"Everyone, when he first started, thought: This man, his tone is too thin, you know? A tenor sax! Everybody thinks it has to be real big; and Lester used to go out of his mind to sound big, like Chu Berry (he was very popular in those days). And I told Lester, 'It doesn't matter because' I said, 'you have a beautiful tone and you watch. After a while everybody's going to be copying you.' And it came to be." —Billie Holiday in Nat Hentoff's Jazz Is (1976).
"If you were a hype [heroin addict], most record companies wouldn't have anything to do with you. But Norman [Granz] built his labels on junkies. In the bebop era it was hard to have a jazz label if you didn't deal with hypes. Norman had Charlie Parker, Billie Holiday, Lester Young, and most of the known users, including me." —Anita O'Day in High Times Hard Times (1981)
Lester Young was a vocalist's tenor saxophonist. All the great female singers loved his velvety tone and patient, emotional delivery. It's easy to hear why—especially during his 1950-52 Savoy and Verve period.
By the early 1950s, Young's solos no longer had the world by the tail. A series of painful events took the punch out of Prez. Instead, his tenor assumed a smokey, reflective resonance that reeked of sorrow, regret and resignation.
For this reason I think of Prez during the period and until his death in 1959 more as a vocalist than a saxophonist. No one except a great jazz or blues singer could crawl inside a song like Prez and shake it to its emotional core. Billie could do it. So could Anita.
So could Sinatra during his heartbreak period for Capitol in 1953-54 (I'm thinking here of his ballad work on My One and Only Love, Anytime, Anywhere, Half as Lovely, From Here to Eternity and It Worries Me). While Sinatra credited Billie Holiday as a major inspiration for his timing and swinging approach, you just know he also listened to a lot of Prez. All smart vocalists did, especially when they needed a refresher on how to feel and let go while singing.
Great jazz singers have a certain intimate, first-hand knowledge of the stories they are telling. So did Prez, who took everyday popular songs during this period and transformed them into new works of art. Producer Norman Granz knew in his gut the formula would work with Prez, and he was right, perhaps more so than with any other artist he recorded.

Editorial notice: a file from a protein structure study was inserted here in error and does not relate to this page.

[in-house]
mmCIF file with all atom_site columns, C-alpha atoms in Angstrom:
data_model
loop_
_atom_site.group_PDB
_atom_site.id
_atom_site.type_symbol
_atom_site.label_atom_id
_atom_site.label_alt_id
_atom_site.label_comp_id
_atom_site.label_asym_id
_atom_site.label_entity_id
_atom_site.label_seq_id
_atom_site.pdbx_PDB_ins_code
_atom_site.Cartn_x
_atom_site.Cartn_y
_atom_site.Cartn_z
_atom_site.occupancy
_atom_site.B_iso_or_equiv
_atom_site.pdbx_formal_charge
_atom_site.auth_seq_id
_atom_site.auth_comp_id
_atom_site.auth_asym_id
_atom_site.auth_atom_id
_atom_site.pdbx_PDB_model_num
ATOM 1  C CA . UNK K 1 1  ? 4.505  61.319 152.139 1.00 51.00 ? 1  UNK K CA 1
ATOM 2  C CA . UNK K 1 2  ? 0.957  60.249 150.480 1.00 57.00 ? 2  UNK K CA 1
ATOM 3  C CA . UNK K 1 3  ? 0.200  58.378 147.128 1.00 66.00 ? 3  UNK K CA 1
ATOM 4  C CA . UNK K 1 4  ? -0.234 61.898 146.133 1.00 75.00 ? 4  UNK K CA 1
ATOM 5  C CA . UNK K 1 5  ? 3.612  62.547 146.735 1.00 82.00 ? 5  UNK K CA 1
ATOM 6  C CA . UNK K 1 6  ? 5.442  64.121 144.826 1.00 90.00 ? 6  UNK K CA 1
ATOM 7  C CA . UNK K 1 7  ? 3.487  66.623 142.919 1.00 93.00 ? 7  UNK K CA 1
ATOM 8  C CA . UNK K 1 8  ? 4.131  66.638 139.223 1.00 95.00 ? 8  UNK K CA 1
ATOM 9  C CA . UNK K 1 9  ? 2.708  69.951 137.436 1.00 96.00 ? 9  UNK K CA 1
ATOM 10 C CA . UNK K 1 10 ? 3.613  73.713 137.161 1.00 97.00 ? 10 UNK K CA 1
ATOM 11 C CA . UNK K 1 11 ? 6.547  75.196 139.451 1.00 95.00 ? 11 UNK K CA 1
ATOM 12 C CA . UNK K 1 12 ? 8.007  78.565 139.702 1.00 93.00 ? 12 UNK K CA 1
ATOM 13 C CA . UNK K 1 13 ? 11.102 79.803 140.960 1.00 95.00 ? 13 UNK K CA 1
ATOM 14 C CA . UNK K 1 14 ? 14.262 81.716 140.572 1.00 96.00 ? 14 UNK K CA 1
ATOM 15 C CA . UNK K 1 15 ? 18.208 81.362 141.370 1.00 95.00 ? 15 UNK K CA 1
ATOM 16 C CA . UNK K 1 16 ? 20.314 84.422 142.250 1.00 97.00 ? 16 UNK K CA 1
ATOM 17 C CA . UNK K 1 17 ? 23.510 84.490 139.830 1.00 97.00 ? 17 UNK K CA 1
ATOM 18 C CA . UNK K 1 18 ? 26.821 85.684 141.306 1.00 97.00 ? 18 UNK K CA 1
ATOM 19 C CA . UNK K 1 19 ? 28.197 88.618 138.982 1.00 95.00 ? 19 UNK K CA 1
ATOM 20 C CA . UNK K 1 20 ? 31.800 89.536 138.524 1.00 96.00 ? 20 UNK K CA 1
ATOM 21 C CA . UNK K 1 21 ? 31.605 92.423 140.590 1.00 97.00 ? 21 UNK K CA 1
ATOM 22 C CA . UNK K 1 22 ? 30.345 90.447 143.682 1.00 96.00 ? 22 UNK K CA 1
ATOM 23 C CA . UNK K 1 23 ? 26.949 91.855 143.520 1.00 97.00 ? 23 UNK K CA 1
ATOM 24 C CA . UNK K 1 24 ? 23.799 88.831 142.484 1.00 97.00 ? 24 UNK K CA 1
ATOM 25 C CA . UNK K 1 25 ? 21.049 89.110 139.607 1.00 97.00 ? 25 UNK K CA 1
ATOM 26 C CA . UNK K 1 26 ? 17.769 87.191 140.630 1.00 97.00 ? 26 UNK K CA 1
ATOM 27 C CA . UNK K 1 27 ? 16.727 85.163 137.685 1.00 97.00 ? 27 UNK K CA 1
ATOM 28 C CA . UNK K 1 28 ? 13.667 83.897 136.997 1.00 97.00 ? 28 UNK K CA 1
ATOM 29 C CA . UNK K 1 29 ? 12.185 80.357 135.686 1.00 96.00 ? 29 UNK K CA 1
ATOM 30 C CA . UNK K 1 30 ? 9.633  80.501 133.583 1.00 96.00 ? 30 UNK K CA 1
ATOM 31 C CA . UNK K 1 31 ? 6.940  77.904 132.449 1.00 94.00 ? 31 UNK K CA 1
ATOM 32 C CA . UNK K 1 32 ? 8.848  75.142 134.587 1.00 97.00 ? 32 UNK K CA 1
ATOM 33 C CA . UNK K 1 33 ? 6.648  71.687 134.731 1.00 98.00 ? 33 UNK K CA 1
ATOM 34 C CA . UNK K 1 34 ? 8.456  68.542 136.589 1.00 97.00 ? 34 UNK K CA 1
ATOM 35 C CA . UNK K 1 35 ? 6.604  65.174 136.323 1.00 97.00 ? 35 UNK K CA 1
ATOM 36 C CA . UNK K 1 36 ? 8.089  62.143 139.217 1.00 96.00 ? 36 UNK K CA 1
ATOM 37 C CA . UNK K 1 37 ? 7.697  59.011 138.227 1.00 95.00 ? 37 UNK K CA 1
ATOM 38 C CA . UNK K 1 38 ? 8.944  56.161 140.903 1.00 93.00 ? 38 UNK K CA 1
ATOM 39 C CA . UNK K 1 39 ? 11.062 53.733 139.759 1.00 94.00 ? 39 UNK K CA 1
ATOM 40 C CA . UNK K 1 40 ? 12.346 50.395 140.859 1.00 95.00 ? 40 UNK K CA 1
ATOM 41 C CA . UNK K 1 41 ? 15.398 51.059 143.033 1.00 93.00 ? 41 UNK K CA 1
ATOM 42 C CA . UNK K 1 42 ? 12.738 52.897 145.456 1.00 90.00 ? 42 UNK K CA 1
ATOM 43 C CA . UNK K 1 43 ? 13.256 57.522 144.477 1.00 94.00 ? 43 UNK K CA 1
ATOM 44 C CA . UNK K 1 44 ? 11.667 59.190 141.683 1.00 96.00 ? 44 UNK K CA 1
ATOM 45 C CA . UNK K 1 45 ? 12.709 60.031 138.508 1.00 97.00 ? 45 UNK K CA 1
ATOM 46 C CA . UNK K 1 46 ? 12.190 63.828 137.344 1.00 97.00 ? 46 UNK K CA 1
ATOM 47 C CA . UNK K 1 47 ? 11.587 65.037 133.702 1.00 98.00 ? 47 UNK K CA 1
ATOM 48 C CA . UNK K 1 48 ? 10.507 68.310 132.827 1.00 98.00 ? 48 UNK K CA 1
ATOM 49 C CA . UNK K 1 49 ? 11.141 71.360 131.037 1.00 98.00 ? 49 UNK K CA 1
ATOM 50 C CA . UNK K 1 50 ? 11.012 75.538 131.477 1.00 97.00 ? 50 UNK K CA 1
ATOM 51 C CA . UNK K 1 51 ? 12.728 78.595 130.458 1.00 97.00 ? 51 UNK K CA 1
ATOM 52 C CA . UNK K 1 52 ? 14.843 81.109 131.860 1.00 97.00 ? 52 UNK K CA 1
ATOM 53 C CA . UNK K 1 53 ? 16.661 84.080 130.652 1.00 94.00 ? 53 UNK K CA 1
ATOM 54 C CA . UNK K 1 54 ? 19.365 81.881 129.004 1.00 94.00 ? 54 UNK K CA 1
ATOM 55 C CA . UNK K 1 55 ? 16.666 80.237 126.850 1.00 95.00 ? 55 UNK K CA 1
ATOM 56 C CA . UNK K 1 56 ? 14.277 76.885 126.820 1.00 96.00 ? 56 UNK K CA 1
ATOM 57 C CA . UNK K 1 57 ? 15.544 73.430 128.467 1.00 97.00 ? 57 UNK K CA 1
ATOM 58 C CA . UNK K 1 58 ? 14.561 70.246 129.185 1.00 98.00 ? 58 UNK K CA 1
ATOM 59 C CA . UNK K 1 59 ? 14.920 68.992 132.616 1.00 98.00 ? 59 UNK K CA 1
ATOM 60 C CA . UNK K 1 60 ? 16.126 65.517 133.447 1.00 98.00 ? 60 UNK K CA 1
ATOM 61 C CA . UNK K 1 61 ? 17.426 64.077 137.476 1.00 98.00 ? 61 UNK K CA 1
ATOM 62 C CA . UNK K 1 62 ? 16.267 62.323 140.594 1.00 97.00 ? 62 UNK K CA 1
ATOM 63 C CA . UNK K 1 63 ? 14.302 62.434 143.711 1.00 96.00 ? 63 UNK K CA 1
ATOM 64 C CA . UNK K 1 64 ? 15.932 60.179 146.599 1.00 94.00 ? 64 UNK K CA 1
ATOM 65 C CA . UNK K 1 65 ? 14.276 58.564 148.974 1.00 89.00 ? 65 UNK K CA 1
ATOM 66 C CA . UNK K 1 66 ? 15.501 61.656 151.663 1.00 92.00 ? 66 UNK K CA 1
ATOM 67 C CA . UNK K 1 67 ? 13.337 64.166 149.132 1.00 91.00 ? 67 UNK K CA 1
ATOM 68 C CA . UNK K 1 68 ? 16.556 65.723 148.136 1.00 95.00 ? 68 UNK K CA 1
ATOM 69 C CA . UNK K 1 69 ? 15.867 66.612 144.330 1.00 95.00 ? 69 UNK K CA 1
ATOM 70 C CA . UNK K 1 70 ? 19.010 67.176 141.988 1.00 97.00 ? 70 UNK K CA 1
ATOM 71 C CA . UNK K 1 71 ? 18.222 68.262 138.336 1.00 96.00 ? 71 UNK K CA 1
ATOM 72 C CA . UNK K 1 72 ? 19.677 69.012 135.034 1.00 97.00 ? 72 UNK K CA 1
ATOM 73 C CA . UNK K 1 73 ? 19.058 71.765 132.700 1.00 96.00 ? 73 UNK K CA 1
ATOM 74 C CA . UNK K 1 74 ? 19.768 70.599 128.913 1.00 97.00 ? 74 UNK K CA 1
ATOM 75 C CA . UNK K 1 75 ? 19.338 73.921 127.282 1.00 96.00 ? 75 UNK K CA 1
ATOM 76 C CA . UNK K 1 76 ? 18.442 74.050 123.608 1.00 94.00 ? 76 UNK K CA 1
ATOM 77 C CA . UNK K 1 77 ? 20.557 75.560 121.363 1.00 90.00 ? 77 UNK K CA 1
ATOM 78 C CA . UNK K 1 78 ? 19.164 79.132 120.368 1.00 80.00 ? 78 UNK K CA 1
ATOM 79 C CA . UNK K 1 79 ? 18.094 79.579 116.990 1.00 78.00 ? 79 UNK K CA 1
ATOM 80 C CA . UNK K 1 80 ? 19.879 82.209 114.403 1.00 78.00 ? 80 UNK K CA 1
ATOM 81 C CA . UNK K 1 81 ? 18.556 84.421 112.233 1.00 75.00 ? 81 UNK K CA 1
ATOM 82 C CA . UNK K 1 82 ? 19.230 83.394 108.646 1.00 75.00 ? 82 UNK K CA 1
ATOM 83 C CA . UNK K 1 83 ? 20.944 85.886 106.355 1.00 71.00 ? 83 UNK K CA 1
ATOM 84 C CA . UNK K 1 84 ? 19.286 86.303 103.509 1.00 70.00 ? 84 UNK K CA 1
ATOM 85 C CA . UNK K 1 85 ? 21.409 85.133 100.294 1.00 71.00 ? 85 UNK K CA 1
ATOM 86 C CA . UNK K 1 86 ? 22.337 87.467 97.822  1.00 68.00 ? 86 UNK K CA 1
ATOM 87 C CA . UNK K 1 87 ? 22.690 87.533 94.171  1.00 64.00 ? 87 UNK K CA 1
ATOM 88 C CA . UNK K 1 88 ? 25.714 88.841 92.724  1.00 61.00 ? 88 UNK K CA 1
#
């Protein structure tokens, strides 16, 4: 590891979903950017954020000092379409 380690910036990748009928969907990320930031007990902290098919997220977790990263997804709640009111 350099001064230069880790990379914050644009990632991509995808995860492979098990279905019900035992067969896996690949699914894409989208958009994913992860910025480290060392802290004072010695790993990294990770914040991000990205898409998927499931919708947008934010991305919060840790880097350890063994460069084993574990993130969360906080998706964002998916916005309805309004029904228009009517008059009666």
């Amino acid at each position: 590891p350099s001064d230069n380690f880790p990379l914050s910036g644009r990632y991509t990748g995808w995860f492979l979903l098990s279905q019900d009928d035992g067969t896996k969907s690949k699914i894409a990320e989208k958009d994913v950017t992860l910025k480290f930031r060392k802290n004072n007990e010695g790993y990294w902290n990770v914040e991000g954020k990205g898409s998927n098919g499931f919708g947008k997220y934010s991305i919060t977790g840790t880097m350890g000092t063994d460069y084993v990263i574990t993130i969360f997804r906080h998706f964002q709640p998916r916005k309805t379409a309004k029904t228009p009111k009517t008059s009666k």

Sure, the songs' original writers and lyricists were a sentimental bunch and could turn a phrase. But only tender jazz vocalists—and Prez—could personalize a song and make you feel as if they not only lived the words but also wrote them.
If you don't own a Lester Young album—or even if you own them all—take a re-listen to Lester Young with the Oscar Peterson Trio, recorded on November 28, of 1952 for Norman Granz's Norgran label (now Verve).
If you know nothing about jazz, this should be your first jazz album. If you know a lot about jazz, a fresh listen will remind you why Prez was so great during this period. Many critics have unfairly dismissed Prez's Verve years as too light and filmy compared with the swinging sewing-machine aggression of his Basie years. I view the two periods as work by two very different artists—Prez the swing giant (Basie) and Prez the saloon singer (Savoy and Verve).
A re-listen of Lester Young and the Oscar Peterson Trio should confirm what I'm saying here. Prez plays so pretty on the album. It's as if he's singing right through his horn, and in many ways he is. To fully appreciate the album, you have to think of it as Lester Young Sings with the Oscar Peterson Trio. His level of sensitivity was so high that it melts your heart, especially if you know the words to all of the songs played. Every track is great, but I defy you to put on There Will Never Be Another You and not feel something.
This track represents everything that jazz is. Prez is seductive, emotional and joyful. But most of all, he's climbing right through the speakers for your soul. Following the opener, in which he sends plenty of air through the mouthpiece, he jumps up the pace—but only a tad. The song remains a ballad.
Or listen to I Can't Get Started, with Barney Kessel's guitar chords forming a lush platform for Prez's melancholy tenor lines. Or listen to Peterson's Basie-esque backup to Prez's spirited runs on Ad Lib Blues. And dig that ending, where Prez decides he's said enough and Oscar must figure out how wind down the tune fast. Clever old Oscar.
This is an album of pure joy and sums up all that jazz is—blues, sentiment and story-telling Except on this album, you don't need the songs' words. If you have a heart, you already know them.
Wax tracks: Lester Young with the Oscar Peterson Trio is available in many forms on CD—appearing under Young's and Peterson's names. Please do not download it or purchase individual tracks. You really must buy the CD. Just be sure that you purchase a version that has been remastered. An import is preferable. You need a copy so crisp that you can hear Prez's breathing and fingers working the pads.
Mixology: For fun, listen to Prez's There Will Never Be Another You. Then listen to Sinatra's Anytime, Anywhere (Capitol, May 1953). Then listen to Prez play the song again, followed by Sinatra's It Worries Me (Capitol, May 1954). Interesting, right?